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Virtual Dissection Table Shows Future of Medical Education

A pair of Anatomage Tables at Battle Ground High School in Washington allow students to conduct virtual dissections and view detailed scans of cadavers and organs, inspiring some to pursue health science careers.

anatomage table
(TNS) — Looming in the corner of a small classroom at Battle Ground High School is the future of medical education.

Reminiscent of the infamous monoliths from "2001: A Space Odyssey," the Anatomage Table is a new piece of technology that allows students to conduct virtual dissections and view detailed scans of cadavers and various organs.

"This thing is insane," said Tracee Godfrey, a health science instructor. "It's smarter than I am, I swear."

Nearly seven feet tall when propped up vertically, the device's touch screen can be used to closely examine real-life scans of bodies that were donated to science. Students can view the various layers of human anatomy, from the labyrinth-like nervous system to the skeleton. Since the scans are of real bodies, they feature a much more realistic variation of health than the overly perfect visualizations of the human body that are often used in classes.

Not only that, but the device has scans of individual organs that can be animated, displaying how our heart, for example, looks when we're resting versus when we're exercising.

Using a smaller device called a pulse oximeter, students took a visiting reporter's heart rate and set the heart on the screen to beat at the same speed to help visualize it better.

"It helps us think what our bodies are telling us," Godfrey said. "In his case, his heart rate is 93 beats per minute, which makes me think he's nervous, or perhaps he's had too much coffee."

The latter was likely the case.

Battle Ground Public Schools purchased two Anatomage Tables in July 2020 to support Career and Technical Education students in advanced health science, animal science and forensic science at Battle Ground and Prairie high schools.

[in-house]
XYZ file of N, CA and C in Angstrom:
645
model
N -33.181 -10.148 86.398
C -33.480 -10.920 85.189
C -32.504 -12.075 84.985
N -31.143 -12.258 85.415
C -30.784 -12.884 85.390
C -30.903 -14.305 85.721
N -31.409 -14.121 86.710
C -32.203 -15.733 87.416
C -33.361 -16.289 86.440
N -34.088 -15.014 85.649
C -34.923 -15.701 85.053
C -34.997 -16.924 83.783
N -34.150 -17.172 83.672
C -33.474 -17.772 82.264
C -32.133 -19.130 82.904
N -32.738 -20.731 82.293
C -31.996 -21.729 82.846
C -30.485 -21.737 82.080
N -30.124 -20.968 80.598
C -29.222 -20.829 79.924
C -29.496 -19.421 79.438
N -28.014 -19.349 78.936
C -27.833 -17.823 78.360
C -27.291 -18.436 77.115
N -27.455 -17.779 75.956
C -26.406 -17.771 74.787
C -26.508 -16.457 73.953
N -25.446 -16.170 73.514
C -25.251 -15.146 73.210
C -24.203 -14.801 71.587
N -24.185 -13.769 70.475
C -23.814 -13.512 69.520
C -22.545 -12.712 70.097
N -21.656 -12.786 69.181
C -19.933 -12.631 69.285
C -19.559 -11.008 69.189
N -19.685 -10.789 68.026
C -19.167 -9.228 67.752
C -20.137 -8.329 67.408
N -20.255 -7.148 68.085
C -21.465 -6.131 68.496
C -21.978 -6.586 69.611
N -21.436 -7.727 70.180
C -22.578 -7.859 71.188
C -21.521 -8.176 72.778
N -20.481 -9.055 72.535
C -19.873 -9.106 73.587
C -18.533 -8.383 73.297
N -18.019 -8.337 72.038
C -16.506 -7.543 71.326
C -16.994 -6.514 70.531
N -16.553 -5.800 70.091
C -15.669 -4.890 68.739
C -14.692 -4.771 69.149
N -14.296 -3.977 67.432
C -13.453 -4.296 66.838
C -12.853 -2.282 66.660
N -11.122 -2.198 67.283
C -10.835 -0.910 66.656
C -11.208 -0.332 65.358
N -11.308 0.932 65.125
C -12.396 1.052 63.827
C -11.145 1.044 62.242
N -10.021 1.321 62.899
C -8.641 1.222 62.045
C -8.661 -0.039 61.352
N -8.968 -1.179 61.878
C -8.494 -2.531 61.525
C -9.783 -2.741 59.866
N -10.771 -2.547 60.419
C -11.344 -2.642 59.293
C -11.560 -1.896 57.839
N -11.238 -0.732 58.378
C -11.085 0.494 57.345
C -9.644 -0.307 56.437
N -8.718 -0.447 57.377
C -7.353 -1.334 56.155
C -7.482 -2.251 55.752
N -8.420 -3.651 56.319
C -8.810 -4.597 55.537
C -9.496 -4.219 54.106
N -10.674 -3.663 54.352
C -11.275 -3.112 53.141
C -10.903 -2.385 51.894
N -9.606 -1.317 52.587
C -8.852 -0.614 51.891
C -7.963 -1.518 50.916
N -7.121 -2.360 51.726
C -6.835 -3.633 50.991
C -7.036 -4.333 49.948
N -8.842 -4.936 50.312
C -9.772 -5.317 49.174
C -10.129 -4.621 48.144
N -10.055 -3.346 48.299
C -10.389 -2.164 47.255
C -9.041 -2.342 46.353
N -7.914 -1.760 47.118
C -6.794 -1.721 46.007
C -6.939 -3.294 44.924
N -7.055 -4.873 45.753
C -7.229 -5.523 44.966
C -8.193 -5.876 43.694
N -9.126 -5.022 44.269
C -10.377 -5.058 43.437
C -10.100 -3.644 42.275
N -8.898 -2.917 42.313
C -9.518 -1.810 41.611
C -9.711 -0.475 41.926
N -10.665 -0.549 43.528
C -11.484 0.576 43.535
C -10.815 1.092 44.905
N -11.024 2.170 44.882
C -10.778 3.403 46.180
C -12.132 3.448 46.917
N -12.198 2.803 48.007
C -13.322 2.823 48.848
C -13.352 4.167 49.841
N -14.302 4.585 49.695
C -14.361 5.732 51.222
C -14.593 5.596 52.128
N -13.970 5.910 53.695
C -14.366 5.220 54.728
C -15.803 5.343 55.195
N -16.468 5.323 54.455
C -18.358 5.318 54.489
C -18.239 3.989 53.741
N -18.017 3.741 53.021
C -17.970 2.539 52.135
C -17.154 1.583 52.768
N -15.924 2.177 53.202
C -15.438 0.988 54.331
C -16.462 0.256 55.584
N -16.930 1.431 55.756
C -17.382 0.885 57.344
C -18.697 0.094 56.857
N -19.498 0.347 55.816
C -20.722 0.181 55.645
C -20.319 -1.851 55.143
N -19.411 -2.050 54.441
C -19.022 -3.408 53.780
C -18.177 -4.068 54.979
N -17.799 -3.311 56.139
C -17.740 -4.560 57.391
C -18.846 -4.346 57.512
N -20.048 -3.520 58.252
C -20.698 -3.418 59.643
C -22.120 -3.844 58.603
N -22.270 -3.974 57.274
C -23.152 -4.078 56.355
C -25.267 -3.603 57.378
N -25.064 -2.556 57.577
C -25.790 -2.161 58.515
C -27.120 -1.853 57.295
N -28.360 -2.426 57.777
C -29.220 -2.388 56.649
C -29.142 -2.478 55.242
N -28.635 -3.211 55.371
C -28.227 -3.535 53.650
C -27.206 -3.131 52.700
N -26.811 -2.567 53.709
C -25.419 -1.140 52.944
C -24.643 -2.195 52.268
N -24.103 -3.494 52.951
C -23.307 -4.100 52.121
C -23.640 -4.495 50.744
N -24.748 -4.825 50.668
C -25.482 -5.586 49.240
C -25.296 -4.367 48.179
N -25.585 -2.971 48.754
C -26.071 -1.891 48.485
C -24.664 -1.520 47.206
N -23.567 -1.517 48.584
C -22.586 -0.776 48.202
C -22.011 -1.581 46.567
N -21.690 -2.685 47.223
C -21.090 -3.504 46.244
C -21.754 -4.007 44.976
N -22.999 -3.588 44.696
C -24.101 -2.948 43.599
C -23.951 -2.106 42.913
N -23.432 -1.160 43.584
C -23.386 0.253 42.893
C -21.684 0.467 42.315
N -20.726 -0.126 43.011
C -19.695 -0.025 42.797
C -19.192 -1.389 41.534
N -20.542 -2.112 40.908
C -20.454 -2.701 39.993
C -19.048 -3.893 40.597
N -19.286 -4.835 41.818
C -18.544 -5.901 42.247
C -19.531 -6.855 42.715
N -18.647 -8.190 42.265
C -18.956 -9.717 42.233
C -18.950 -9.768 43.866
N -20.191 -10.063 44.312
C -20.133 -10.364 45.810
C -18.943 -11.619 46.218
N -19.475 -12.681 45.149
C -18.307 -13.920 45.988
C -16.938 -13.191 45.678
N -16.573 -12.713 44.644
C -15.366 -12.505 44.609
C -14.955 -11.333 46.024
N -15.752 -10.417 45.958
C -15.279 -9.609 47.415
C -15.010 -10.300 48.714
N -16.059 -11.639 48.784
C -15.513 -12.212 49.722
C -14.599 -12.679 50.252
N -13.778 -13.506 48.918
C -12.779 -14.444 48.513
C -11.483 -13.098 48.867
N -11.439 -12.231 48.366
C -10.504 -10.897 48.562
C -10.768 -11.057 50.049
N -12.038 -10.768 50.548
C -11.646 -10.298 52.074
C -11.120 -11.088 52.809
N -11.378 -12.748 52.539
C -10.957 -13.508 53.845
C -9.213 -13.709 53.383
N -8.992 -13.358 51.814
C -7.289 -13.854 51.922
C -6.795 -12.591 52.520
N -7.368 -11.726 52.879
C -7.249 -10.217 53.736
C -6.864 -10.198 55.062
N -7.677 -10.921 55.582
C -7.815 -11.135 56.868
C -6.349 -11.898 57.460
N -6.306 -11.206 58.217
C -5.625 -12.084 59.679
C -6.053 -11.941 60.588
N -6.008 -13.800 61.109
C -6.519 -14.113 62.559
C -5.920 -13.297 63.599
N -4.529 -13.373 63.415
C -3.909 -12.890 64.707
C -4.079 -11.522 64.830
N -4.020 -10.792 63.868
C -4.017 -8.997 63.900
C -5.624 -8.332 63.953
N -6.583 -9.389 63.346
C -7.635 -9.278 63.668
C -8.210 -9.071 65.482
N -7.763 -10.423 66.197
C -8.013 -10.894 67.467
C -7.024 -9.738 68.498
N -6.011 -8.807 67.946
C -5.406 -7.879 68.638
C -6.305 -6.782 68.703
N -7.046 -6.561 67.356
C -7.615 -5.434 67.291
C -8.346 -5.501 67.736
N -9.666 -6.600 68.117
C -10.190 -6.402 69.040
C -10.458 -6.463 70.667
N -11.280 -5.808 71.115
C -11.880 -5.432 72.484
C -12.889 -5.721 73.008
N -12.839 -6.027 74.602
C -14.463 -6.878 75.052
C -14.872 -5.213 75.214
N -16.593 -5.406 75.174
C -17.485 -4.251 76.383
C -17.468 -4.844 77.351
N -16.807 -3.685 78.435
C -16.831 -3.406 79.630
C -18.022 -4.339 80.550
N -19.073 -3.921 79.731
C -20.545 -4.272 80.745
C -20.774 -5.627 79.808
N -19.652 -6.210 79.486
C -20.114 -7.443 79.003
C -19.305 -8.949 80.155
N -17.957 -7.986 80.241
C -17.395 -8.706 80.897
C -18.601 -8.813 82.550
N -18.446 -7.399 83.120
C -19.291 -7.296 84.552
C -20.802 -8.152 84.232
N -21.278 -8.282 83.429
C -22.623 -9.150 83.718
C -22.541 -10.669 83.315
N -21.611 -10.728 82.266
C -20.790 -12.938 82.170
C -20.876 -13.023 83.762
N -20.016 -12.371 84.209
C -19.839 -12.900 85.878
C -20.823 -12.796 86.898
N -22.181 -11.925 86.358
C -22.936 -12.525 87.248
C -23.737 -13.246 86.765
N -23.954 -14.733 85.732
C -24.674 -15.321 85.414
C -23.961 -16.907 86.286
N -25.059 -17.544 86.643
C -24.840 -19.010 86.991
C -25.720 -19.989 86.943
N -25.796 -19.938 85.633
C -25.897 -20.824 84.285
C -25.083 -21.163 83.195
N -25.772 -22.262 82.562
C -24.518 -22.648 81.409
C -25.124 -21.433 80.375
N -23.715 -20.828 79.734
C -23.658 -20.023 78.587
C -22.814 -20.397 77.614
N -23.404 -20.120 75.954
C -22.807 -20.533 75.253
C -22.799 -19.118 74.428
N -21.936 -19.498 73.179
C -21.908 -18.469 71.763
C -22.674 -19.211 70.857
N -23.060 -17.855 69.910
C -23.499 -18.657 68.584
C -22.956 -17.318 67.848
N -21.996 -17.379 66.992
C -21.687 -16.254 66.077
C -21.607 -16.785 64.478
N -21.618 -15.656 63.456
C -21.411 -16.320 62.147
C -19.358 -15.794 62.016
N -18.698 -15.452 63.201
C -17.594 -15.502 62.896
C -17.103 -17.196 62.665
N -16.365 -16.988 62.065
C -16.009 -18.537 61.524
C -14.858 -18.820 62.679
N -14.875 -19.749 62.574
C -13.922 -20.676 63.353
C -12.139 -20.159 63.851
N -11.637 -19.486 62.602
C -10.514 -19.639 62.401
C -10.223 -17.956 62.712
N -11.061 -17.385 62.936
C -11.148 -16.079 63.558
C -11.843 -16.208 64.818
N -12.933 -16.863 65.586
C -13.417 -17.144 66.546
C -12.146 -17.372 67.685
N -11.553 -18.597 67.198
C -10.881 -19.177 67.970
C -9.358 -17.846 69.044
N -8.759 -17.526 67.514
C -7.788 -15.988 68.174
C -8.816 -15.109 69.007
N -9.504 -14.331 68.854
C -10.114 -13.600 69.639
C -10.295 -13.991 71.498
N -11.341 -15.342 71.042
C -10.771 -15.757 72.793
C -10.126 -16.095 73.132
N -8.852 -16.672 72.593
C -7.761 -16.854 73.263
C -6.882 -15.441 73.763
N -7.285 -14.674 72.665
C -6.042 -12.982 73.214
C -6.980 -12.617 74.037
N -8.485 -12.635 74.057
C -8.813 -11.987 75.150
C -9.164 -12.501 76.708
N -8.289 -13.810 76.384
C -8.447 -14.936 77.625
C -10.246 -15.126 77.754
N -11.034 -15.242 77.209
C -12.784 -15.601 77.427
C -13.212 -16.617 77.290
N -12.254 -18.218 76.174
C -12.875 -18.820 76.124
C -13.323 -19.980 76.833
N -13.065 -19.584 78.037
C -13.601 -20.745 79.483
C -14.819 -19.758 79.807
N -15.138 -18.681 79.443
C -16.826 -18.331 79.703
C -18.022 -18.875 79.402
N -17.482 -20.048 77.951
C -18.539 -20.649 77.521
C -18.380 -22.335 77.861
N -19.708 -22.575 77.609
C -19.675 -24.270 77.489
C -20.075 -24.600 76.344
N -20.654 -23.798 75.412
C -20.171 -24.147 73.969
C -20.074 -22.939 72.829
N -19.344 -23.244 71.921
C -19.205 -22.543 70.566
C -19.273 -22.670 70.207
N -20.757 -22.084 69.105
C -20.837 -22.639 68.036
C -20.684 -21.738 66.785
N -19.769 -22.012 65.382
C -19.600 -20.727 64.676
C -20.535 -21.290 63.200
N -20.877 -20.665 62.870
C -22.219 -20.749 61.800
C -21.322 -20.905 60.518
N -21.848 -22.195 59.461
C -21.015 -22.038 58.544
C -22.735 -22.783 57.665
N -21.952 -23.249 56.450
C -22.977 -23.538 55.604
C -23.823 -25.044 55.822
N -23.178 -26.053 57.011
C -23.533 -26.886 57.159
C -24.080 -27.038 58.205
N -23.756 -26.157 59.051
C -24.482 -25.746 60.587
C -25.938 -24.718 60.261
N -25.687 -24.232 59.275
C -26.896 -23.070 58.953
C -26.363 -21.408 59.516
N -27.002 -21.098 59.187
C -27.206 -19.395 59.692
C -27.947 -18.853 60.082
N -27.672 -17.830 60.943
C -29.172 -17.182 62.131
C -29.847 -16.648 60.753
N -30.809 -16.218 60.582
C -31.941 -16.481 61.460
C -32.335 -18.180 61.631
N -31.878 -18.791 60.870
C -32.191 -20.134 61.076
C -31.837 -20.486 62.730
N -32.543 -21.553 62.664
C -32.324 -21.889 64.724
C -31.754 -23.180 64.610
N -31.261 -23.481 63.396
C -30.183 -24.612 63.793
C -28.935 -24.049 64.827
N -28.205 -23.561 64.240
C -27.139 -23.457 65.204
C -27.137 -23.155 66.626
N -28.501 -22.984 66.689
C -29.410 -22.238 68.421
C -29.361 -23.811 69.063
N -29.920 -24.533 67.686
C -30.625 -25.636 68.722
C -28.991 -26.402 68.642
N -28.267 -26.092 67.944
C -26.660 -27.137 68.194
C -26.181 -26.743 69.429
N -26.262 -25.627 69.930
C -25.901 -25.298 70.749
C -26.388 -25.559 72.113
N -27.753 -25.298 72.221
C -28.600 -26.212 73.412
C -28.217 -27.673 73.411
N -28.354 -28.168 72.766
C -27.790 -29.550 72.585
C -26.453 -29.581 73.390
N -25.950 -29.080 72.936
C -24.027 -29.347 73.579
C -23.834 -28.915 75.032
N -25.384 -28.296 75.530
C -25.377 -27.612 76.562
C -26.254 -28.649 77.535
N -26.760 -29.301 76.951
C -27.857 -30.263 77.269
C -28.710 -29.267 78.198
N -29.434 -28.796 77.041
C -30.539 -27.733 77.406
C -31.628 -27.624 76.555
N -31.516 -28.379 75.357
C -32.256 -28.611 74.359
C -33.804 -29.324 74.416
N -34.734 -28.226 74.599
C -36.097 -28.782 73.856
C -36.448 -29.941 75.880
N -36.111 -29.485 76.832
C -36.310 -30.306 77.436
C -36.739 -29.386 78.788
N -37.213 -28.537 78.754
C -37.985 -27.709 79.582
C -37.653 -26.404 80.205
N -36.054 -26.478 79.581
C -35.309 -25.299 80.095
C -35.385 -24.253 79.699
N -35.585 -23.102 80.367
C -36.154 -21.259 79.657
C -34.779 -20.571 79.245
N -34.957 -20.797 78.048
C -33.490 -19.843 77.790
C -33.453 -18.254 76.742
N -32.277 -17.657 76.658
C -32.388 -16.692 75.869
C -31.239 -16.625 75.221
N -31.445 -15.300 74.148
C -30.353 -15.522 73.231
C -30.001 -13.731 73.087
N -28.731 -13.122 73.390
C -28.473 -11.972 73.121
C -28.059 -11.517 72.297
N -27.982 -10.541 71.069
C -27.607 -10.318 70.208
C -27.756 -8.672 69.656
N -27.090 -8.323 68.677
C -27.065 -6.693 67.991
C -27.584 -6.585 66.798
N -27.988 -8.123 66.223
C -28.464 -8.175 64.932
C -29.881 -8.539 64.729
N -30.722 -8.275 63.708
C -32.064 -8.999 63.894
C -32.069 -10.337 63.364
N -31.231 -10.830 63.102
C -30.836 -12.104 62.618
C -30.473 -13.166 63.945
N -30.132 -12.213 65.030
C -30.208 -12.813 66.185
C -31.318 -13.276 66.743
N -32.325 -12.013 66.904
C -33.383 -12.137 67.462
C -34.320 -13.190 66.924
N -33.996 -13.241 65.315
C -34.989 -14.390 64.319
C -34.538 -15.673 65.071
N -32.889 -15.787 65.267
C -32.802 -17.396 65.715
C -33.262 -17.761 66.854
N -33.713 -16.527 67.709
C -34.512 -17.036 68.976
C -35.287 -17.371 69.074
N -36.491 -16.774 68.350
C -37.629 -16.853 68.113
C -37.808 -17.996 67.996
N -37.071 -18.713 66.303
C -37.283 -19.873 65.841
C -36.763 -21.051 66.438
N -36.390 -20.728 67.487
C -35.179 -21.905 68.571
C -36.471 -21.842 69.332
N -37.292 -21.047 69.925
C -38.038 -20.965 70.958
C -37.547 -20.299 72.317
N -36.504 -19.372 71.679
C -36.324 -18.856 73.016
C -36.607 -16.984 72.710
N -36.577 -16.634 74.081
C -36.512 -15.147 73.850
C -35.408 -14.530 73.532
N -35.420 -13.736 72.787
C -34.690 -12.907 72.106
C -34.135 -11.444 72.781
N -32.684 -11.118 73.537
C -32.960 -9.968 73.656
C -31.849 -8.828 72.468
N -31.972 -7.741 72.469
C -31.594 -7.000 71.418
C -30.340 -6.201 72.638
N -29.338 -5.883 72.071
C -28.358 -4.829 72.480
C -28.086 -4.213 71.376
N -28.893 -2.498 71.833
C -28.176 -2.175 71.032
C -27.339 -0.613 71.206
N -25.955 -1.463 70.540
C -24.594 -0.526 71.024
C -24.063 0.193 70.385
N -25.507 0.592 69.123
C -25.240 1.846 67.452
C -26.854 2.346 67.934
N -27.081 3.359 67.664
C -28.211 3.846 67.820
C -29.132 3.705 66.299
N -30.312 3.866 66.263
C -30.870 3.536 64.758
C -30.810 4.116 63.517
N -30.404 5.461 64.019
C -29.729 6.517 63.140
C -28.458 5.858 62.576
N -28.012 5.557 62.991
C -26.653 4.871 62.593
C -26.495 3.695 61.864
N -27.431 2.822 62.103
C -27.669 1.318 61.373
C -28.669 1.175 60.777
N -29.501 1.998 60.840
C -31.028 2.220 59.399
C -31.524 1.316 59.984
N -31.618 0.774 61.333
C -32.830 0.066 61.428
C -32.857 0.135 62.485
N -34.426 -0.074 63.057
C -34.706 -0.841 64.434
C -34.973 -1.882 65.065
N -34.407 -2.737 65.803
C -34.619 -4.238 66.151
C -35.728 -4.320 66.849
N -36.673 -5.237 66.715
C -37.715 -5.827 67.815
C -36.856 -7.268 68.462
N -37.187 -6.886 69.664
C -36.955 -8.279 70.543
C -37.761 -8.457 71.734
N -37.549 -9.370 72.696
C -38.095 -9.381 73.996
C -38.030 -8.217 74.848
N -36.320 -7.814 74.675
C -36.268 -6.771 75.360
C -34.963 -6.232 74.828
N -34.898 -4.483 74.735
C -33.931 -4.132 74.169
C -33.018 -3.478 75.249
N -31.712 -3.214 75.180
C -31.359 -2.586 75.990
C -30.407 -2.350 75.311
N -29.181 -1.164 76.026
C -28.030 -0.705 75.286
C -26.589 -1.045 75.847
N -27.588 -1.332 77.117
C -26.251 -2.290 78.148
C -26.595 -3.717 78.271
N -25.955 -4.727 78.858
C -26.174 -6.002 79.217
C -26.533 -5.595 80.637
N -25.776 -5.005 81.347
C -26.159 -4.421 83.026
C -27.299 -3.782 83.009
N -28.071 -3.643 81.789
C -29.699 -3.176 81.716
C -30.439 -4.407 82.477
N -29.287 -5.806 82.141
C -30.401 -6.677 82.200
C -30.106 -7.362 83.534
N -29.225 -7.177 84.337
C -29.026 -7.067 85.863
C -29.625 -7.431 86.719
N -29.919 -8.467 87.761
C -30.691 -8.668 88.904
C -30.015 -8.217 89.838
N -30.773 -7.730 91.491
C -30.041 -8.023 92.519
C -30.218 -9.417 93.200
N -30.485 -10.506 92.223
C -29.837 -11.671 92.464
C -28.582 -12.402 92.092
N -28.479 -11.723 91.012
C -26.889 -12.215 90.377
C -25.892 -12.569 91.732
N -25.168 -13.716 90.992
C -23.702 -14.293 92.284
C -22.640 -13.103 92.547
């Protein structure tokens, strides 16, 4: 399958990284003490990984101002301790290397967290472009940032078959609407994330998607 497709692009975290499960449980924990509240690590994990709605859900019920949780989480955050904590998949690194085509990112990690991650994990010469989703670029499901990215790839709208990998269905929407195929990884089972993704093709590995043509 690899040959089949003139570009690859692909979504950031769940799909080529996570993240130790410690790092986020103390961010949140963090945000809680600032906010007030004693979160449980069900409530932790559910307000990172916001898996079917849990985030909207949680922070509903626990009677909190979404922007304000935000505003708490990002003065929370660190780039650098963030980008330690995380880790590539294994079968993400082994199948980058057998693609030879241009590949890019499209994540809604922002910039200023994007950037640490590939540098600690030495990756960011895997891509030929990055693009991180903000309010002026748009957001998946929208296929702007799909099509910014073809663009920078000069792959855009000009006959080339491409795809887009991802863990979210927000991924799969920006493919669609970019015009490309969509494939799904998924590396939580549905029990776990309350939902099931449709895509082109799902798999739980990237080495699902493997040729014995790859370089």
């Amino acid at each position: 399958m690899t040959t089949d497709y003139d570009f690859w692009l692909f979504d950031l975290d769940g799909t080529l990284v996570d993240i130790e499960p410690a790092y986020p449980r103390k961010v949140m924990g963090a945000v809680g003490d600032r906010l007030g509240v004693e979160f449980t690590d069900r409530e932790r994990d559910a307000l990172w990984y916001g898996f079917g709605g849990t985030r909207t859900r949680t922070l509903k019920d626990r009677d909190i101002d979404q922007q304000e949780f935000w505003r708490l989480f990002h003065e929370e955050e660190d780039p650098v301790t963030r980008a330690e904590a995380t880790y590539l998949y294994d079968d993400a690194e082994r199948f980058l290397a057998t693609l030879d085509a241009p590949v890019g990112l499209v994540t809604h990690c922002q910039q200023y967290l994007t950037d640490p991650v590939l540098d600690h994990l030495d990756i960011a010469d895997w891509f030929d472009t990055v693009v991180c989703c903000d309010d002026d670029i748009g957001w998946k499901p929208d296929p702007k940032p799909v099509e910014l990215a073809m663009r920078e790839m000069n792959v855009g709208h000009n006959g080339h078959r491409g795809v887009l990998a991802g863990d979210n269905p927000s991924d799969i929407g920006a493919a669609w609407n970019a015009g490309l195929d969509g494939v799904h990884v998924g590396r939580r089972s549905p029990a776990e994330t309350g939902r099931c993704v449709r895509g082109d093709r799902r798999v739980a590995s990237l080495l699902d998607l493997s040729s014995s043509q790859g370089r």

Prior to this year, Godfrey said the advanced health science career path was struggling to attract interested students. Since the introduction of the table at the beginning of this school year, however, students are already saying it's helped transform both their passion and understanding of the field.

"Before I took this class, I knew almost nothing," said Gigi Slaton-Benson, a sophomore. "I didn't even know about the program a few years ago."

Slaton-Benson's mother works as a postpartum nurse. Since diving into the program, Slaton-Benson's own understanding and fascination with her mother's work has exploded.

"It's so interesting to me, I want to go into that," she said.

Holding up a plastic model of the heart and comparing it to the detail of the LCD screen, Godfrey jokes that it's no wonder the level of learning has seen such a night-and-day change.

In addition to the table, the classroom has gained several other mannequins and hospital beds to let health science students simulate a variety of medical situations and emergencies. On a normal day, students cycle through the stations

"Even if they don't go into medicine, they'll still be able to understand if something is wrong with themselves or with a family member," Godfrey said, gesturing to the group of students that had become busy debating the health of a virtual kidney on screen.

Many of the students in Godfrey's class are part of a group called the Health Occupations Students of America, or HOSA, for short. As a club, the students make posters that raise awareness for specific conditions or illnesses and sometimes participate in community benefits like blood drives.

"The biggest thing we do is inform," said Gabriela Garcia, a sophomore. "We're still kids, but we've worked with colleges about our interests. It supports all types of medical interests."

As news of the contributions to the program provided by the Anatomage Table spread, Godfrey hopes enrollment in her class and similar programs will increase.

"They know how to use technology better than me, it's humbling," she said. "But this provides a very easily visualized application. You can see the light bulbs going off in their heads."

©2022 The Columbian (Vancouver, Wash.). Distributed by Tribune Content Agency, LLC.